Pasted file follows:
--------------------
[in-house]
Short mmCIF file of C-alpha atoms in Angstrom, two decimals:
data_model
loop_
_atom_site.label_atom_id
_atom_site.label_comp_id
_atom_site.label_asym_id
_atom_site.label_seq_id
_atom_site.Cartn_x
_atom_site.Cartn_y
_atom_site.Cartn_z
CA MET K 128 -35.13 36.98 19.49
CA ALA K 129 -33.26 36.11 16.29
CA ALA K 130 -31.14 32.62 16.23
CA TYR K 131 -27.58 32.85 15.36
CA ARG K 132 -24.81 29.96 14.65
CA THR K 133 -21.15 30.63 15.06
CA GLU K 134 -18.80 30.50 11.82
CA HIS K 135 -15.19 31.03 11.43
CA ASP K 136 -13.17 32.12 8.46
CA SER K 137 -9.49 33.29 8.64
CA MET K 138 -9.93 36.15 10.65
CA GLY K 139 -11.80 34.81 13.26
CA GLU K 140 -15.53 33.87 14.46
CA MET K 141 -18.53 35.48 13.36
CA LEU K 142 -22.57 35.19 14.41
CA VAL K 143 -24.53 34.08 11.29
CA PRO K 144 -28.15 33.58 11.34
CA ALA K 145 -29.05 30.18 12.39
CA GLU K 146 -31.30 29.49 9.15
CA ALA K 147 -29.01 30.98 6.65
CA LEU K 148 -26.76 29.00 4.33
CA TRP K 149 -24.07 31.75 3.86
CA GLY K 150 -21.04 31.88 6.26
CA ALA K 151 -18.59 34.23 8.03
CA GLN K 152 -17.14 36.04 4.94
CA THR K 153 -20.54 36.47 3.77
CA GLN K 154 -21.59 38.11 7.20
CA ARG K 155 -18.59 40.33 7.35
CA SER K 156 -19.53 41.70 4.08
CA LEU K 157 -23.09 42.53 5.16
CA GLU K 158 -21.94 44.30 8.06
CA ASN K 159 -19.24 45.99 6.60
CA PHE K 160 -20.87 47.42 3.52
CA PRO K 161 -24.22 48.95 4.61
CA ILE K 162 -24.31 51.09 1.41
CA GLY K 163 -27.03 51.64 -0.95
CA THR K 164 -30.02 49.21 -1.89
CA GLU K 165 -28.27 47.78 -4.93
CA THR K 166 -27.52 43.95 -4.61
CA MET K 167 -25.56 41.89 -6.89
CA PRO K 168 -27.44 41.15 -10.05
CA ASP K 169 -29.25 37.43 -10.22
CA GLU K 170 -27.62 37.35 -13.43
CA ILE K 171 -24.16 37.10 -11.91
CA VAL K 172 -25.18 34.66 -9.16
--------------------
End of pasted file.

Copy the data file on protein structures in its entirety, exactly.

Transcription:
[in-house]
Short mmCIF file of C-alpha atoms in Angstrom, two decimals:
data_model
loop_
_atom_site.label_atom_id
_atom_site.label_comp_id
_atom_site.label_asym_id
_atom_site.label_seq_id
_atom_site.Cartn_x
_atom_site.Cartn_y
_atom_site.Cartn_z
CA MET K 128 -35.13 36.98 19.49
CA ALA K 129 -33.26 36.11 16.29
CA ALA K 130 -31.14 32.62 16.23
CA TYR K 131 -27.58 32.85 15.36
CA ARG K 132 -24.81 29.96 14.65
CA THR K 133 -21.15 30.63 15.06
CA GLU K 134 -18.80 30.50 11.82
CA HIS K 135 -15.19 31.03 11.43
CA ASP K 136 -13.17 32.12 8.46
CA SER K 137 -9.49 33.29 8.64
CA MET K 138 -9.93 36.15 10.65
CA GLY K 139 -11.80 34.81 13.26
CA GLU K 140 -15.53 33.87 14.46
CA MET K 141 -18.53 35.48 13.36
CA LEU K 142 -22.57 35.19 14.41
CA VAL K 143 -24.53 34.08 11.29
CA PRO K 144 -28.15 33.58 11.34
CA ALA K 145 -29.05 30.18 12.39
CA GLU K 146 -31.30 29.49 9.15
CA ALA K 147 -29.01 30.98 6.65
CA LEU K 148 -26.76 29.00 4.33
CA TRP K 149 -24.07 31.75 3.86
CA GLY K 150 -21.04 31.88 6.26
CA ALA K 151 -18.59 34.23 8.03
CA GLN K 152 -17.14 36.04 4.94
CA THR K 153 -20.54 36.47 3.77
CA GLN K 154 -21.59 38.11 7.20
CA ARG K 155 -18.59 40.33 7.35
CA SER K 156 -19.53 41.70 4.08
CA LEU K 157 -23.09 42.53 5.16
CA GLU K 158 -21.94 44.30 8.06
CA ASN K 159 -19.24 45.99 6.60
CA PHE K 160 -20.87 47.42 3.52
CA PRO K 161 -24.22 48.95 4.61
CA ILE K 162 -24.31 51.09 1.41
CA GLY K 163 -27.03 51.64 -0.95
CA THR K 164 -30.02 49.21 -1.89
CA GLU K 165 -28.27 47.78 -4.93
CA THR K 166 -27.52 43.95 -4.61
CA MET K 167 -25.56 41.89 -6.89
CA PRO K 168 -27.44 41.15 -10.05
CA ASP K 169 -29.25 37.43 -10.22
CA GLU K 170 -27.62 37.35 -13.43
CA ILE K 171 -24.16 37.10 -11.91
CA VAL K 172 -25.18 34.66 -9.16